If a service member was found guilty at a prior mast proceeding, then the board is NOT bound by that finding. If a service person was convicted at a court-martial or by a civilian court, and is being processed for separation on the basis of the same underlying misconduct, the board IS bound by the misconduct determination. However, the board is still free to decide whether separation is warranted and, if so, what characterization of discharge should be awarded. Though the proceeding is considered non-punitive, there is no question that the consequences of administrative separation with certain characterizations of service can have significant negative consequences regarding loss of virtually all veteran’s benefits, retirement pay (if retirement eligible), civilian employment and inability to reenlist or hold some government jobs or security clearances. Types of discharge possible at an Admin Board or BOI range from Honorable to General (Under Honorable Conditions), to Other Than Honorable (OTH).
Q. What is an Article 32 Investigation?
A. Article 32 of the Uniform Code of Military Justice (UCMJ), requires a thorough and impartial investigation of charges and specifications before they may be referred to a general court-martial (the most serious level of courts-martial). However, the accused may waive the Article 32 investigation requirement.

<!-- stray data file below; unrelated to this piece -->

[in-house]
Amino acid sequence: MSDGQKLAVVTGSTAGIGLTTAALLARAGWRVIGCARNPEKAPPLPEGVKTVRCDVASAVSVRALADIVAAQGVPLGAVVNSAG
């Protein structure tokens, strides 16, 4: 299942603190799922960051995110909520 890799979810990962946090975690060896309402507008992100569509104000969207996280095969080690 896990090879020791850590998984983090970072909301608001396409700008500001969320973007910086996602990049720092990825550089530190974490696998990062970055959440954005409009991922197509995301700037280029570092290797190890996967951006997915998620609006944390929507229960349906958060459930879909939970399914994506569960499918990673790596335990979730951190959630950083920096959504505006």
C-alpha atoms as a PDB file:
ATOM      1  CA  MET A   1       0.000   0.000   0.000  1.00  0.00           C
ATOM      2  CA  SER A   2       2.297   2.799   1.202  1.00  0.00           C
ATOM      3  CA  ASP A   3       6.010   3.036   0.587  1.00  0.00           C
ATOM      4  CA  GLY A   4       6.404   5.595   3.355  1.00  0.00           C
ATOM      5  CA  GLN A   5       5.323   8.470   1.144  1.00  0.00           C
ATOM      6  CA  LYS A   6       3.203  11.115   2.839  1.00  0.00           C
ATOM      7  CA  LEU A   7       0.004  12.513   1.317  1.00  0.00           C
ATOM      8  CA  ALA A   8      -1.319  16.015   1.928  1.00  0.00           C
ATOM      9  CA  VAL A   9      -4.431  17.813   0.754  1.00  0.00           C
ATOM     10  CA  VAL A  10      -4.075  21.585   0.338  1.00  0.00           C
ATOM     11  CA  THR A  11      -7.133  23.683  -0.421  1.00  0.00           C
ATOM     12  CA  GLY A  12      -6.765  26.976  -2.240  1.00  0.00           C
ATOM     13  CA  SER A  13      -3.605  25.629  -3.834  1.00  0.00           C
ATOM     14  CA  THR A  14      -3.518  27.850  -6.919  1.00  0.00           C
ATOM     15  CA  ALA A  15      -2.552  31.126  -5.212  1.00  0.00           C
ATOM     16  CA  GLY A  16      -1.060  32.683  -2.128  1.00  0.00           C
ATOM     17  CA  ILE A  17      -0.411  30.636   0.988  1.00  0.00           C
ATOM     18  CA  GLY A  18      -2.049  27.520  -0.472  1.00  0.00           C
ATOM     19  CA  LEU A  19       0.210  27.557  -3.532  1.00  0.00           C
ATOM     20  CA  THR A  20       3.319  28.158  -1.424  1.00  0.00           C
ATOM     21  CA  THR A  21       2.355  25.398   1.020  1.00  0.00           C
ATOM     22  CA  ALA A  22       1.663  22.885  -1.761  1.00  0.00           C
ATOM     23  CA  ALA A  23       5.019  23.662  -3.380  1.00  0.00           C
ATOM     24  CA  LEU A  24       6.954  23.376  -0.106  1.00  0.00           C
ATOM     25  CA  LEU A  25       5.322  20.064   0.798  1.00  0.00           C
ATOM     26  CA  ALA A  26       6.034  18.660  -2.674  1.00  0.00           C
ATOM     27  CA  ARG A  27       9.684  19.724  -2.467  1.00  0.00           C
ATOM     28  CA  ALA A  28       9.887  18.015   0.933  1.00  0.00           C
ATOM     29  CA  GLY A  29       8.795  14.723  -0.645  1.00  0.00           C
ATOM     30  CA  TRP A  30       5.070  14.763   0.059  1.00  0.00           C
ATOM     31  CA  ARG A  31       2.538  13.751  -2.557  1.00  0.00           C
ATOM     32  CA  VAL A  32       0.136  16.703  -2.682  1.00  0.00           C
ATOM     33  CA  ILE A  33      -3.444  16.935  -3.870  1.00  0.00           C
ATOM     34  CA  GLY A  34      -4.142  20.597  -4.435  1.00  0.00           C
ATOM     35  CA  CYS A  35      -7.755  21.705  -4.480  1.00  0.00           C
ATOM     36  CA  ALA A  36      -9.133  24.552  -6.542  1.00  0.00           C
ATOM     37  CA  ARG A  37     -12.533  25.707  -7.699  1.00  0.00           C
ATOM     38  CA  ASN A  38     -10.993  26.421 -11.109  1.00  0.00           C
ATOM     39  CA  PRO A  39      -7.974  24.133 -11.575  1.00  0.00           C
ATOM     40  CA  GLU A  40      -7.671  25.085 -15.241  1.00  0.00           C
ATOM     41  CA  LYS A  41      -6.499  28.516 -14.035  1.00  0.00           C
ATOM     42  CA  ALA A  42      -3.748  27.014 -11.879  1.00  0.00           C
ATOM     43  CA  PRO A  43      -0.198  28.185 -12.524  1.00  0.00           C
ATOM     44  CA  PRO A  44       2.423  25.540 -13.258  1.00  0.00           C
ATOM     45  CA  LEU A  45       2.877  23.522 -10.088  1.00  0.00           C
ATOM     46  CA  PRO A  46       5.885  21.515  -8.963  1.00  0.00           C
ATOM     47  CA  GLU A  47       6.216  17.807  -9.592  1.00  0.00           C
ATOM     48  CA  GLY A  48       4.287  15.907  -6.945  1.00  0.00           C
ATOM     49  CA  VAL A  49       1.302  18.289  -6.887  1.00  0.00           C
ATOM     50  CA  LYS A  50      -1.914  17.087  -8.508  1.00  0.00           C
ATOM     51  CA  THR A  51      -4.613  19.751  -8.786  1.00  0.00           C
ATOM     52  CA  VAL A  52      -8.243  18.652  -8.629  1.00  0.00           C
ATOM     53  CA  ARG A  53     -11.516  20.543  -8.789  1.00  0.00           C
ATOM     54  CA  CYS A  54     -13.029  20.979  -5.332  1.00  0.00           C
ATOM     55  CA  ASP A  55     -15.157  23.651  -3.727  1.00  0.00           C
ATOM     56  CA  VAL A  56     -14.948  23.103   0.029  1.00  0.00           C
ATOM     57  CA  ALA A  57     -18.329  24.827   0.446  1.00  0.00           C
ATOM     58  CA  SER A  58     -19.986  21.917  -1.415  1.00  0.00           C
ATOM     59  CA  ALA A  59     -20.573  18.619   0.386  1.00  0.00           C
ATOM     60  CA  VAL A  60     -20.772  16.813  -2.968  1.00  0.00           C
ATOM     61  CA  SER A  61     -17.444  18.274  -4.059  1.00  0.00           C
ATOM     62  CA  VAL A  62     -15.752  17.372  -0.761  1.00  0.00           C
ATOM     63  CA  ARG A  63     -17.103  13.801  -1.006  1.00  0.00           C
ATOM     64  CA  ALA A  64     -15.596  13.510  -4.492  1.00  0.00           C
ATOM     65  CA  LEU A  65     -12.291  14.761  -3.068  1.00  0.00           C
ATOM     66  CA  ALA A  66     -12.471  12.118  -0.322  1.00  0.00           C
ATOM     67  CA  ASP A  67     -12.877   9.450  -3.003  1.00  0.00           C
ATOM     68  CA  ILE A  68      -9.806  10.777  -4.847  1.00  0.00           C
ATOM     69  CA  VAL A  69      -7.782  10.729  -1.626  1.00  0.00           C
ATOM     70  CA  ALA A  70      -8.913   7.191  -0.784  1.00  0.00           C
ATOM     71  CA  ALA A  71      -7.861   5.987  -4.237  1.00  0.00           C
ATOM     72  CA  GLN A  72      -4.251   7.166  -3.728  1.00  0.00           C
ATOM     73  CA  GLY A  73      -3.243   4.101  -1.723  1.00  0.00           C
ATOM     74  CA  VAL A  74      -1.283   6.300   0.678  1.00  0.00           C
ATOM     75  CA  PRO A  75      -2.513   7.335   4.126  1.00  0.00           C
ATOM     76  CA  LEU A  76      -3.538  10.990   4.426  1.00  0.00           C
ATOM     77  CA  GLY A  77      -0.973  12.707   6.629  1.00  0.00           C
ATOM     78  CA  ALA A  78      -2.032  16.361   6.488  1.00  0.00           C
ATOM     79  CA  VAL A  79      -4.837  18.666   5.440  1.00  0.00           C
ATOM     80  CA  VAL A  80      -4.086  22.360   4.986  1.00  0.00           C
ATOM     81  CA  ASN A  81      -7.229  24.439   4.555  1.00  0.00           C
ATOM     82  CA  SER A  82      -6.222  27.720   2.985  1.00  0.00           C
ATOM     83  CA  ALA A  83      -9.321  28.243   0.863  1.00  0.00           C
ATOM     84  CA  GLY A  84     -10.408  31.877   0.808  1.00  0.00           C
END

At an Article 32 hearing an appointed "investigating officer" hears evidence presented by the government and defense, and recommends to the Convening Authority whether the accused should be tried at court-martial, what forum (general, special, or summary) is appropriate, and what charges should be referred against the accused.
The purpose of this pretrial investigation is to inquire into the truth of the matter set forth in the charges, to consider the form of the charges, and to secure information to determine what disposition should be made of the case in the interest of justice. The investigation also serves as a means of pretrial discovery for the accused and defense counsel in that the government's evidence is provided and witnesses who testify may be cross-examined.
Q. How can I get a copy of the record of trial or any related documents?
A. The Office of the Judge Advocate General Criminal Law Division (Code 20) processes Freedom of Information Act (FOIA) requests concerning the military justice system and individual courts-martial and responds to requests for records of trial. Once the record of trial is complete, a request can be made to the Office of the Judge Advocate General Code 20 at: